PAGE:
Introduction: Concrete Ants Nest
When you keep ants there comes a time when you need to expand your nest. There are a variety of different nests available to buy or you can build a nest choosing from different materials. Acrylic nests are nice for some species but others don’t like the slippery surface. There is Ytong (aerated concrete) which is good if you need to keep a humid nest and gypsum nests which are easy to cast and carve even with hand tools. Some ants like wooden nests (Camponotus) and others will thrive in dig able material or prefer gypsum.
I keep Messor barbarus (among others) which need only a part of the nest humidified; other parts are used as granary. Messor are harvester ants. Once the colony is big enough they get all the humidity in the nest through the seeds they collect.
Concrete doesn’t store humidity very well so it is perfect for dry granaries. You just need to keep one part of the nest humidified.
It’s very important to understand the needs of your colony before you go on and design a nest or arena.
Some mould, ours is made from plywood.
some material to form the chambers.
Step 1: Design
This nest has three internally interconnected sides with acrylic glass covers. It is hollowed out on the back to save some weight and material. There is a hole on one side for an ½ inch tube to connect to an arena. The tube is cast in for a perfect fit. On the other corner I cast in a metal mash for ventilation. To humidify the nest you either bore a small hole in the glass cover or pour water on the glass. The capillary effect will suck in all the water along the edges of the glass and distribute the water nicely.
Step 2: Failure
I did cast concrete before for a skateboard mould but fine features like chambers and integrated screwed on acrylic glass require a lot more scrutiny to detail. There is no room for error once you pour the concrete.
First I tried salt dough for the chambers but it was too hard to work it into the mould and keep it from falling from the sides. It might work though if you only do a one sided nest. The idea was to have something that you can easily wash out with the garden hose as opposed to other materials you need to dig out with tools.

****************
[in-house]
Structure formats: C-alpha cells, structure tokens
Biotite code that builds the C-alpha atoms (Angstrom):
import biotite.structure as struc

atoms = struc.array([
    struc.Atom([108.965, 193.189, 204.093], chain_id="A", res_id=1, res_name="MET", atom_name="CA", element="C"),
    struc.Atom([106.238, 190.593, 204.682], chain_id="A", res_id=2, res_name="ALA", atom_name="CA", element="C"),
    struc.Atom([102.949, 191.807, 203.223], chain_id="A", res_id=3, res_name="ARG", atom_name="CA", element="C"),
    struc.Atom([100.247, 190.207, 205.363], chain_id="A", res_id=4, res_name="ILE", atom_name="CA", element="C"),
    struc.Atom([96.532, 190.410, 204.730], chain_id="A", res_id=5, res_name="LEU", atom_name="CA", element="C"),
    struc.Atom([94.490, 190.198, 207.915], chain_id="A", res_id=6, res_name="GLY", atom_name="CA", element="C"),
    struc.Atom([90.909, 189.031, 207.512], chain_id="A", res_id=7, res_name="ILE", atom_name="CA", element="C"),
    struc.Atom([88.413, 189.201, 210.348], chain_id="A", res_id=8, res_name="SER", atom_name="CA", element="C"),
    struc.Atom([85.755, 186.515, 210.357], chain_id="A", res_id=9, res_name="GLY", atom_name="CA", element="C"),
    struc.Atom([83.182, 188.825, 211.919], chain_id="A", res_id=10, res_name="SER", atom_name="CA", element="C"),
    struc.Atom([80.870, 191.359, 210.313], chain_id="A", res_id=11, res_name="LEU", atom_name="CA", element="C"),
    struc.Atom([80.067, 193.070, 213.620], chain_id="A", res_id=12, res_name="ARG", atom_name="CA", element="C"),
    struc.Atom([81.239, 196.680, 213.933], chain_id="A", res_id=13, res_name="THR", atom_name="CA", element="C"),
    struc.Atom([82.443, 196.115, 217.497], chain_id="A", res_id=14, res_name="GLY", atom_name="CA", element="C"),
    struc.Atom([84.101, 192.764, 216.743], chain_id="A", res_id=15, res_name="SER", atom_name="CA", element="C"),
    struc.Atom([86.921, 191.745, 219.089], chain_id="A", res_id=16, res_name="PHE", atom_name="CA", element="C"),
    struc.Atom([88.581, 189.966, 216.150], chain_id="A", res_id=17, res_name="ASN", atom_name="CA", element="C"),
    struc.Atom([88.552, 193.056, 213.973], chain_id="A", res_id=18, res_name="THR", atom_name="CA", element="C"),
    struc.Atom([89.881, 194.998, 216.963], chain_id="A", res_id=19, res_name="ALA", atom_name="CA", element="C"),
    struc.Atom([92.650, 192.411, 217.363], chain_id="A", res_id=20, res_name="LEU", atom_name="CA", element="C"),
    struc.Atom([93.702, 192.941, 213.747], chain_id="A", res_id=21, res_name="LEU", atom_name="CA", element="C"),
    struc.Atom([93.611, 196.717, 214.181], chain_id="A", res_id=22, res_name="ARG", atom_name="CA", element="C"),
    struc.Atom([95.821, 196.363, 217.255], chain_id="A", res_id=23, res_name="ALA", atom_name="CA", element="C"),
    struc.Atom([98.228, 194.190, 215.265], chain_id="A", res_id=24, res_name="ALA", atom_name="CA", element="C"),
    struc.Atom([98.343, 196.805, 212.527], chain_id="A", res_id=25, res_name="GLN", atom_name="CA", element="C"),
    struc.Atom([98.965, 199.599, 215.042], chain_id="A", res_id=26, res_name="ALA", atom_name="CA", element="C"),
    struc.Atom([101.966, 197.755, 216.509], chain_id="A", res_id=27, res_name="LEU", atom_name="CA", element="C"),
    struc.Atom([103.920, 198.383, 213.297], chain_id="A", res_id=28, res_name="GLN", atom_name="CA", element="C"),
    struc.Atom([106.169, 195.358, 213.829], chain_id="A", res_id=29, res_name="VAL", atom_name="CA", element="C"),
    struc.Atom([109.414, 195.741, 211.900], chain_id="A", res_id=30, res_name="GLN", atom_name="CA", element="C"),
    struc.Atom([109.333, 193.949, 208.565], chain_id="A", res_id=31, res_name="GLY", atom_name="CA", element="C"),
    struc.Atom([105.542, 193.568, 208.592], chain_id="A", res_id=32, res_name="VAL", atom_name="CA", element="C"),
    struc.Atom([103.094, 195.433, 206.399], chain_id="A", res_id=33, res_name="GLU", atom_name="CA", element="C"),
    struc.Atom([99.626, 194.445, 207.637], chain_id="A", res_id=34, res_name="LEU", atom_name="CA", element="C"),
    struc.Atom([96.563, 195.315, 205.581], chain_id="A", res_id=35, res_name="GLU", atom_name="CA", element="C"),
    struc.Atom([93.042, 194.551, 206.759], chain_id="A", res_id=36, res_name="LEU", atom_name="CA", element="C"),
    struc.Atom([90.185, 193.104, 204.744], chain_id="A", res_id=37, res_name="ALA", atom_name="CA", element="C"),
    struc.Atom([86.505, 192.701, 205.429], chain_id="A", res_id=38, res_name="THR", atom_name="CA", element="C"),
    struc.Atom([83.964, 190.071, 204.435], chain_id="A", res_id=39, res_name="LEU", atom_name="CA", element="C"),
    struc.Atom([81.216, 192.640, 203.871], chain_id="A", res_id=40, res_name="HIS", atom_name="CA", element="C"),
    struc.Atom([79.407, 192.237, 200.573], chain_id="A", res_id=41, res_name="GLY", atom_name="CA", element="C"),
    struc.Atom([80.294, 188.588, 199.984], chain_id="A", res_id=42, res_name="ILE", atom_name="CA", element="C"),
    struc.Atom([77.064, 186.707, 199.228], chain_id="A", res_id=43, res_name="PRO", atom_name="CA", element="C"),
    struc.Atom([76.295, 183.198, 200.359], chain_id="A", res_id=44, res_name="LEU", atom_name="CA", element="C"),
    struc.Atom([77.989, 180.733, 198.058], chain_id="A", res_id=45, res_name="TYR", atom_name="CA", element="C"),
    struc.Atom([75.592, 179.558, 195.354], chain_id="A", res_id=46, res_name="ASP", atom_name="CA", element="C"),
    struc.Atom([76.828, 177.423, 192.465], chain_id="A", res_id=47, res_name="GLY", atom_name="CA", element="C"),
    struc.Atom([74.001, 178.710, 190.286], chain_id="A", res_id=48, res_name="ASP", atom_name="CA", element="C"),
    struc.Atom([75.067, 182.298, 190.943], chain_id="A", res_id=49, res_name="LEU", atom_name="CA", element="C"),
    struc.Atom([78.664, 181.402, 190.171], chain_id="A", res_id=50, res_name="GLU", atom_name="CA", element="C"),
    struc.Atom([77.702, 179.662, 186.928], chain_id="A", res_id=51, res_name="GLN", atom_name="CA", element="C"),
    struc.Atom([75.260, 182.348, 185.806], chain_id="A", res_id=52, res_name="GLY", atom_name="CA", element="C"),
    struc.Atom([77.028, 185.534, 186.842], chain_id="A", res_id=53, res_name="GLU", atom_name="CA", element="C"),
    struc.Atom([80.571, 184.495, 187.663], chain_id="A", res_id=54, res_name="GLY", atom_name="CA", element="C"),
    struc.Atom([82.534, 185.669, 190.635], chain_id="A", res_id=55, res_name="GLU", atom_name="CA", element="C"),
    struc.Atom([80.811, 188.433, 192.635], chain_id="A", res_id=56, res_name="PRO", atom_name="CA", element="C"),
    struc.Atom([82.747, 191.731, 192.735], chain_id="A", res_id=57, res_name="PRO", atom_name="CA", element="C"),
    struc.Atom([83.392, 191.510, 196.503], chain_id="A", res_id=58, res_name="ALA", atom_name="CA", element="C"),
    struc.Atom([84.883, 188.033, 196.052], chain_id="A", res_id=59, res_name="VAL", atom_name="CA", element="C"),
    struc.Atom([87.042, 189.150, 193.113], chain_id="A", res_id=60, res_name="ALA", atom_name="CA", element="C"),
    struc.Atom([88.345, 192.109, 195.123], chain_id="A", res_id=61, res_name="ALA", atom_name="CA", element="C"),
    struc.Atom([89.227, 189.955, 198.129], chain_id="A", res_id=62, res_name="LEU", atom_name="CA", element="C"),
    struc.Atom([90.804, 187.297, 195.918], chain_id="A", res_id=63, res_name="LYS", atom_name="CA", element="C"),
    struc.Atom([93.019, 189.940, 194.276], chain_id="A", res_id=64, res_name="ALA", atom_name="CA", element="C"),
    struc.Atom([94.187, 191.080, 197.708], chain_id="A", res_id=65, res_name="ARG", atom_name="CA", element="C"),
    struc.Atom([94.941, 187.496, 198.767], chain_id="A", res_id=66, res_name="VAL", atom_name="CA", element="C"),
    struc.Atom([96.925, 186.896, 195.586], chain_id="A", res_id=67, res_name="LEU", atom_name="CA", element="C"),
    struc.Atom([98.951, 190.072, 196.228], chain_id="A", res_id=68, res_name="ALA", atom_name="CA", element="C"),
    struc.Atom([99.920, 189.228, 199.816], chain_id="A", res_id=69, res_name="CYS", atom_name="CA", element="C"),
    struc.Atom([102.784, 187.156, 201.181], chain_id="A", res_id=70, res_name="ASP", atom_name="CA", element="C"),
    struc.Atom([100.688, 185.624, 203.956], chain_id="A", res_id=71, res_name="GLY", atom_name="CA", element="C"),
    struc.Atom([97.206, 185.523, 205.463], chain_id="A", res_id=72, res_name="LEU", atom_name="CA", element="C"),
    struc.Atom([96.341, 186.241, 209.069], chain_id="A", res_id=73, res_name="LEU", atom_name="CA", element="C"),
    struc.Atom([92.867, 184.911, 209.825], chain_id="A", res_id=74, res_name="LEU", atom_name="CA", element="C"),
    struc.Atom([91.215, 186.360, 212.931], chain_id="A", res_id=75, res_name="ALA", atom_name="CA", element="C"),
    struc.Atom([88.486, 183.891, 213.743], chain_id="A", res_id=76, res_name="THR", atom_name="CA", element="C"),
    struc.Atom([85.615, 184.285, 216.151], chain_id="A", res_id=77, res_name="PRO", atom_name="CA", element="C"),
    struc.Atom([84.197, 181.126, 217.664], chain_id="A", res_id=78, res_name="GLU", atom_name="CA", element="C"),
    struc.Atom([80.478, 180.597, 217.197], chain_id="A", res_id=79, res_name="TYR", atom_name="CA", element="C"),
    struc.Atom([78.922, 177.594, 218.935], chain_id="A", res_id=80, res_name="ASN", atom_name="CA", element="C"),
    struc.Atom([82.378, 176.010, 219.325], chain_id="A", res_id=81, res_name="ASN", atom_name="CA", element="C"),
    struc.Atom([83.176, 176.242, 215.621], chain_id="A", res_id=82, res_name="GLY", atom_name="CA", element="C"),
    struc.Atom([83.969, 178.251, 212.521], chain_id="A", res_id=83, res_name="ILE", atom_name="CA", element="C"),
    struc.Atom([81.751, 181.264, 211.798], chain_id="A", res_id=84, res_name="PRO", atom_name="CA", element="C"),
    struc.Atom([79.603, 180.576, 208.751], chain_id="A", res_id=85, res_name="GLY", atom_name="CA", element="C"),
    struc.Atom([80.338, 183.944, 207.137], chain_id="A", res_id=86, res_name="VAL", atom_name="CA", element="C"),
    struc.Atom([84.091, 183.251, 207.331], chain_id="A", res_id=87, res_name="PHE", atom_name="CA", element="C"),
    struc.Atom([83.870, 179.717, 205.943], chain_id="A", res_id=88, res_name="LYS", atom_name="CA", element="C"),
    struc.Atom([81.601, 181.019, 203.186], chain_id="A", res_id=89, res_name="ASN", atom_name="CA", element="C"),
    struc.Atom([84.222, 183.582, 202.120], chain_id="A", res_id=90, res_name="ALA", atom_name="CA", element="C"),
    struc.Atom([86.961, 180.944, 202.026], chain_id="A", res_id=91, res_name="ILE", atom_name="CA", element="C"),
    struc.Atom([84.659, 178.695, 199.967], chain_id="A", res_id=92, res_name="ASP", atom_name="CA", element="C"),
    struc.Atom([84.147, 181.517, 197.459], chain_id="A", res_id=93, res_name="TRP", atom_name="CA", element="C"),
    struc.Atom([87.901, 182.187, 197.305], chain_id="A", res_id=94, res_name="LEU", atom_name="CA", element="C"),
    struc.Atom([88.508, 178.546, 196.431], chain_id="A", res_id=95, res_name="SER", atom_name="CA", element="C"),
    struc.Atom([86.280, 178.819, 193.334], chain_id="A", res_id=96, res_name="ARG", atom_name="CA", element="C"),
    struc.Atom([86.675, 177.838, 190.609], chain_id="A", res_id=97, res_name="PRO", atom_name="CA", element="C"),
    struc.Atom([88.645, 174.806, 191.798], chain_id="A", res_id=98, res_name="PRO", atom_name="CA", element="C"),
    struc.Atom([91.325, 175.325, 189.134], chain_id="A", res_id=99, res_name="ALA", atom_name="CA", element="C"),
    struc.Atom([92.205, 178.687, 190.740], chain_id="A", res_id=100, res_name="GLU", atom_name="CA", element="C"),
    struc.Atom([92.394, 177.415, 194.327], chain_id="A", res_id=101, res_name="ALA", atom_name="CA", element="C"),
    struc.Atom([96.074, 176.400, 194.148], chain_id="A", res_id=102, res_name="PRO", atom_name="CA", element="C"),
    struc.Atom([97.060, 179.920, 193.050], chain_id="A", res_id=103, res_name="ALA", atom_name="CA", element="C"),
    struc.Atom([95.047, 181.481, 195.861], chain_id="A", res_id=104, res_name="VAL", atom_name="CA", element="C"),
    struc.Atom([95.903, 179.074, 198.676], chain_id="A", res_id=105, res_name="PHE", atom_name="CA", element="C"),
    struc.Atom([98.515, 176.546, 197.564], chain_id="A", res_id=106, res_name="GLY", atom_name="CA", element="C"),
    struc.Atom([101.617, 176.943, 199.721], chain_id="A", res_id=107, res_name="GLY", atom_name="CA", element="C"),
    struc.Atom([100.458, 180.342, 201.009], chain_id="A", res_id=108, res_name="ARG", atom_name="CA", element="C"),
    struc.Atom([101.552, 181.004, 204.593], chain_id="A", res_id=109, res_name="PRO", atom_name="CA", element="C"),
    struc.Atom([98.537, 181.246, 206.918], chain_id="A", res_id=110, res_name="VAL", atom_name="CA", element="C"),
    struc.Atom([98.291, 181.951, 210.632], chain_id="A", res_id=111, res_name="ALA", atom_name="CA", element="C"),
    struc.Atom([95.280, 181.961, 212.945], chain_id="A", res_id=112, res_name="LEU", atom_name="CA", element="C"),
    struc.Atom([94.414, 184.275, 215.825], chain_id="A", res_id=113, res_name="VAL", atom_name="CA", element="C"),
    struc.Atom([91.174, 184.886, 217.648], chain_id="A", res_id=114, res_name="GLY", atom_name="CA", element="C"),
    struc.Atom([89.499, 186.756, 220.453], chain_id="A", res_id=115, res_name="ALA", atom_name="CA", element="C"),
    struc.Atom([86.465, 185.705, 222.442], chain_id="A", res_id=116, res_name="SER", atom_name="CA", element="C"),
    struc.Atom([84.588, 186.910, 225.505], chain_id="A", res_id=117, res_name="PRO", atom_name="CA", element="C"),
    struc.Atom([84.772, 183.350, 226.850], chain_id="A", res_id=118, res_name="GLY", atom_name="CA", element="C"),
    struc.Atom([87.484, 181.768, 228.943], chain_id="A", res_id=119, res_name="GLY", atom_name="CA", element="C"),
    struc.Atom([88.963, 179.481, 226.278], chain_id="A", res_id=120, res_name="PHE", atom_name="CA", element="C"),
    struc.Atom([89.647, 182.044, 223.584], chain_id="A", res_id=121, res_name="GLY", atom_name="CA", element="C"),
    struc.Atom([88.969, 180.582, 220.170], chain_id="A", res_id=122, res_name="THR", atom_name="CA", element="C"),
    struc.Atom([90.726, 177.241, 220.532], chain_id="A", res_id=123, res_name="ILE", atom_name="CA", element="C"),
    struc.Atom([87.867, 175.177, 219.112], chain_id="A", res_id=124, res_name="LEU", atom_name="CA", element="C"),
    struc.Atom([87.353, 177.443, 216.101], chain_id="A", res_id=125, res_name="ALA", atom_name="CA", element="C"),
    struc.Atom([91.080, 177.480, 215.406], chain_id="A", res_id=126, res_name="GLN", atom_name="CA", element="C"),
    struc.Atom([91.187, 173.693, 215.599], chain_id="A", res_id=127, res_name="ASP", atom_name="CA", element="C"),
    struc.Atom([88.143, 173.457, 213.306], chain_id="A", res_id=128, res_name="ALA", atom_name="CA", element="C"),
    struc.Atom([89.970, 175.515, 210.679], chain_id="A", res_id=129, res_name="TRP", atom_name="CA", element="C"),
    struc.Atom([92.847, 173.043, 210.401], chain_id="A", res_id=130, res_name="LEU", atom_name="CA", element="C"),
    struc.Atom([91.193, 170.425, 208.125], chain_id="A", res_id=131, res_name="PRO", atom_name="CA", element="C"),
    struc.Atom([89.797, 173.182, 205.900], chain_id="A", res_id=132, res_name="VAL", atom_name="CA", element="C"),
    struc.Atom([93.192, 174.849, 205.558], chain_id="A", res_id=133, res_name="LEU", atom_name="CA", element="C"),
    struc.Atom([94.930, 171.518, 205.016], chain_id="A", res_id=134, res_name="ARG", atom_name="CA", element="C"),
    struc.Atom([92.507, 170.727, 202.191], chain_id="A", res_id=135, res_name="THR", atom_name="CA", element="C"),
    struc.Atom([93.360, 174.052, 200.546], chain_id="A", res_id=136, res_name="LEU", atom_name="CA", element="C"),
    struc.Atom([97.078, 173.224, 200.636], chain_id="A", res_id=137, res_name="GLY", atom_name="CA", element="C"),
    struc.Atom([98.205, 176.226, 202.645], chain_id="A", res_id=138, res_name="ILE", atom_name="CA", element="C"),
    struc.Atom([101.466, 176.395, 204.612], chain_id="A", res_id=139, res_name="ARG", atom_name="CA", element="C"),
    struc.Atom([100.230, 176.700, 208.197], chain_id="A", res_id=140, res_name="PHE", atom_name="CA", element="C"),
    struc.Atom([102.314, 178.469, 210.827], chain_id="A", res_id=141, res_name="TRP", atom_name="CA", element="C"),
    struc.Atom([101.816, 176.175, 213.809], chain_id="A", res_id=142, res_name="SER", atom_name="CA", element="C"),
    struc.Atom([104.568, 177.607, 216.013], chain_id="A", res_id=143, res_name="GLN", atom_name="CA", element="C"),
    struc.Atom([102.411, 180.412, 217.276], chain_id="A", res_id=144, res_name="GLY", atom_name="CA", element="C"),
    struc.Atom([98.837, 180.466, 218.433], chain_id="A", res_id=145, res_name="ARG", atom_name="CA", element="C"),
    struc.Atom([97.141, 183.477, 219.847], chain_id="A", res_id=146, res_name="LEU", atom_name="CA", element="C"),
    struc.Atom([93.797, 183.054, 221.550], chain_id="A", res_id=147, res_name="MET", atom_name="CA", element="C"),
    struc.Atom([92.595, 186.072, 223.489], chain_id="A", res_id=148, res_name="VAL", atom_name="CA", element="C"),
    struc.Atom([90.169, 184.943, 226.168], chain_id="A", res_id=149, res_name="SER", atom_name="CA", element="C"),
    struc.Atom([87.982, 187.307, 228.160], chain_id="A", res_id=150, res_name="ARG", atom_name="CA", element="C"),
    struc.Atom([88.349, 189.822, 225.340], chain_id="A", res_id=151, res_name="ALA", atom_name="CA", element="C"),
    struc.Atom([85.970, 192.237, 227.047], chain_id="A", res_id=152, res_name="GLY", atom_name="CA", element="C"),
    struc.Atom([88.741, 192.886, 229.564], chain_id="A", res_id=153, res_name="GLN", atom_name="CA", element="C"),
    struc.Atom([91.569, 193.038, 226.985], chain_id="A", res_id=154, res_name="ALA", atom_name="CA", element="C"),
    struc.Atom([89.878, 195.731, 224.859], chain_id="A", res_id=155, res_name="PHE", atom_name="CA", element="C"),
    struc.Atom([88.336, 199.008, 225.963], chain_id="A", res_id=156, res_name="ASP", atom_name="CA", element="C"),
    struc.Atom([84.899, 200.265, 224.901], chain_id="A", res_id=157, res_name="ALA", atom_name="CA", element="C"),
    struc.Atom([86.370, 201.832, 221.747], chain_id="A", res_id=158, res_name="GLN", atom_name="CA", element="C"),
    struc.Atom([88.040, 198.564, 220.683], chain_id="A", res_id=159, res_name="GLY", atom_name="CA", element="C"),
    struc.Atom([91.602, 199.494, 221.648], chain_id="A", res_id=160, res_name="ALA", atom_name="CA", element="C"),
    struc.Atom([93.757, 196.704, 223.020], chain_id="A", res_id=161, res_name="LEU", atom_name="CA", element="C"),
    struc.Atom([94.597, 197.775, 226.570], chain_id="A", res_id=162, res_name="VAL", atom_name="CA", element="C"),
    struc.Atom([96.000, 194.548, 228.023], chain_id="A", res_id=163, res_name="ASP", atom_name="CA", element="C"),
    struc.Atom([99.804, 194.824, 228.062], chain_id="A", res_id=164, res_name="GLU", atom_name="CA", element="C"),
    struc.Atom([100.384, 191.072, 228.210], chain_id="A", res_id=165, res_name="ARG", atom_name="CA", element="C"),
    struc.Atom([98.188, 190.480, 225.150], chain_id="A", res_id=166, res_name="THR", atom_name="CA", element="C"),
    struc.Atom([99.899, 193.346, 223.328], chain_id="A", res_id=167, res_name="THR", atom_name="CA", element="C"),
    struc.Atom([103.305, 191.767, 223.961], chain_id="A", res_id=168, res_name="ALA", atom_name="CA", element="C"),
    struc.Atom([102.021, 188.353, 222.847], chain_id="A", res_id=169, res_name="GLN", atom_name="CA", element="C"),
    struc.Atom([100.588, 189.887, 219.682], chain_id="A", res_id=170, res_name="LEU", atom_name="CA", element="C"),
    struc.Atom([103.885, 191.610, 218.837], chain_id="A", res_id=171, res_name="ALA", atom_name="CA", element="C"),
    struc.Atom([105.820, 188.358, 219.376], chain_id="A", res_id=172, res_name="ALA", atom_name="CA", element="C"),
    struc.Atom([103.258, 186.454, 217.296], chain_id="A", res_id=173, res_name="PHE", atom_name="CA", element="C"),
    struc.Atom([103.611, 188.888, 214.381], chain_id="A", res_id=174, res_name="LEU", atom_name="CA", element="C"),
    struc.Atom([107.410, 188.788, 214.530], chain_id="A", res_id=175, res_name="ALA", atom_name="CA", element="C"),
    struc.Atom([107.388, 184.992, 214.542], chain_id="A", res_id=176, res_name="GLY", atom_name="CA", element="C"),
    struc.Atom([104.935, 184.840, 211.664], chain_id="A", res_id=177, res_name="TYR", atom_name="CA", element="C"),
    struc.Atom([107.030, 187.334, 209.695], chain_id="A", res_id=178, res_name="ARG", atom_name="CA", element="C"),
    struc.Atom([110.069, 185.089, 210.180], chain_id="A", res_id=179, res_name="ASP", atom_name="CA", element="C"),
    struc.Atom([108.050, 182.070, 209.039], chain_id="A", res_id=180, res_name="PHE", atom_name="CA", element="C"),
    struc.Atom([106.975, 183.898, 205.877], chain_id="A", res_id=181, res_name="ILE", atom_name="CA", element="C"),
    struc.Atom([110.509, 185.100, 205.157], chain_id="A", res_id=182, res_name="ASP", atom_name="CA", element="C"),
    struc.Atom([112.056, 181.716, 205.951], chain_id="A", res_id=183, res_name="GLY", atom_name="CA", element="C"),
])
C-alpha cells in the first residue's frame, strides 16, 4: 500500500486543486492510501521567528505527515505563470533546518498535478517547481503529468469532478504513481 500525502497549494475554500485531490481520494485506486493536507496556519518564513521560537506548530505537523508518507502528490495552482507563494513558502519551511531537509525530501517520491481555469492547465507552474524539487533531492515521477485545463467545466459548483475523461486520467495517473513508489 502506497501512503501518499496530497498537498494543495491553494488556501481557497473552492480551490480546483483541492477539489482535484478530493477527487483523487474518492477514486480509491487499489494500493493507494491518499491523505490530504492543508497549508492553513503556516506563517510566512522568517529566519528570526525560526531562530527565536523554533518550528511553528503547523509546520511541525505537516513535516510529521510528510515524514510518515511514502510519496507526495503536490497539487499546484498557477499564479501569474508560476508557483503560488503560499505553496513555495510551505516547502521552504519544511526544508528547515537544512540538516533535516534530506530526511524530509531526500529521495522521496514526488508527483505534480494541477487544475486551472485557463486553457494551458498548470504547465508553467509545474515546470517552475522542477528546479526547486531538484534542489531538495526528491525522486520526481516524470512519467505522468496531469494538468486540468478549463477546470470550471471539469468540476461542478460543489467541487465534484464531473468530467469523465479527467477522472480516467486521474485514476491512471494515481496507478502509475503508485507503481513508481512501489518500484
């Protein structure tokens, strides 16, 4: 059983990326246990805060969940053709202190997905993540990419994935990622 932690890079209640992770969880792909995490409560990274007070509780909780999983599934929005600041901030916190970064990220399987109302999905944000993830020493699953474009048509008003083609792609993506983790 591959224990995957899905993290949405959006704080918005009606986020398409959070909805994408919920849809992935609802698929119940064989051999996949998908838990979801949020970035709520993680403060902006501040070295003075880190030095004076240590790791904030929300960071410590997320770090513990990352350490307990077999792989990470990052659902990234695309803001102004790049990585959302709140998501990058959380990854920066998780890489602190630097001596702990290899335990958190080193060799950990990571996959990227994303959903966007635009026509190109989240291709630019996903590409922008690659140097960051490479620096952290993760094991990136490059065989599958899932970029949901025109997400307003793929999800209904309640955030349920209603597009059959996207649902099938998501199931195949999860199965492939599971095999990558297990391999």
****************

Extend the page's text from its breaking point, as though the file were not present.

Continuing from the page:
I then used cardboard for my first try. I stacked some corrugated cardboard to ~20mm height and cut it with the scroll saw.
I drilled and countersunk the acrylic glass and installed the glass completely with screws and dowels into a mould made out of some scrap plywood.
Leave the protective film on the acrylic glass. If you leave the mould untreated you will see the texture of the wood on the concrete. The easiest way to get a nice and smooth surface is to line the mould with packaging tape in advance.
The forms for the chambers go on the acrylic glass with double sided tape. I used too much tape and it was really hard to get the glass out of the concrete again without damaging the nest. Don’t use too much tape, just so much that everything can hold together during casting. It is also a good Idea to use some thicker tape and wax around the edges for easier release after casting.
I learned all that the hard way with my first cast. Luckily the cast itself went bad anyways after I used too dry concrete. I broke quite some edges releasing the acrylic.
Step 3: Success
For my second try I used very fine aggregate in the concrete and did a very liquid cast. For the chambers I used a 20mm xps board this time. To connect the sides I also used small pieces of XPS. I cast in a metal filter mesh for ventilation.
Step 4: Next
My next concrete nest will have an integrated arena and feature a water/oil trench (and overhanging glass edge) to prevent escapes of Pheidole palidula which are very small ants prone to escapes.
There are many other ants I will need nests for so keep watching out for wooden nests, cork nests and more concrete. I also want to try a WPC/BPC nest on the CNC...got some leftover deck.
Participated in the
Stone, Concrete, Cement Challenge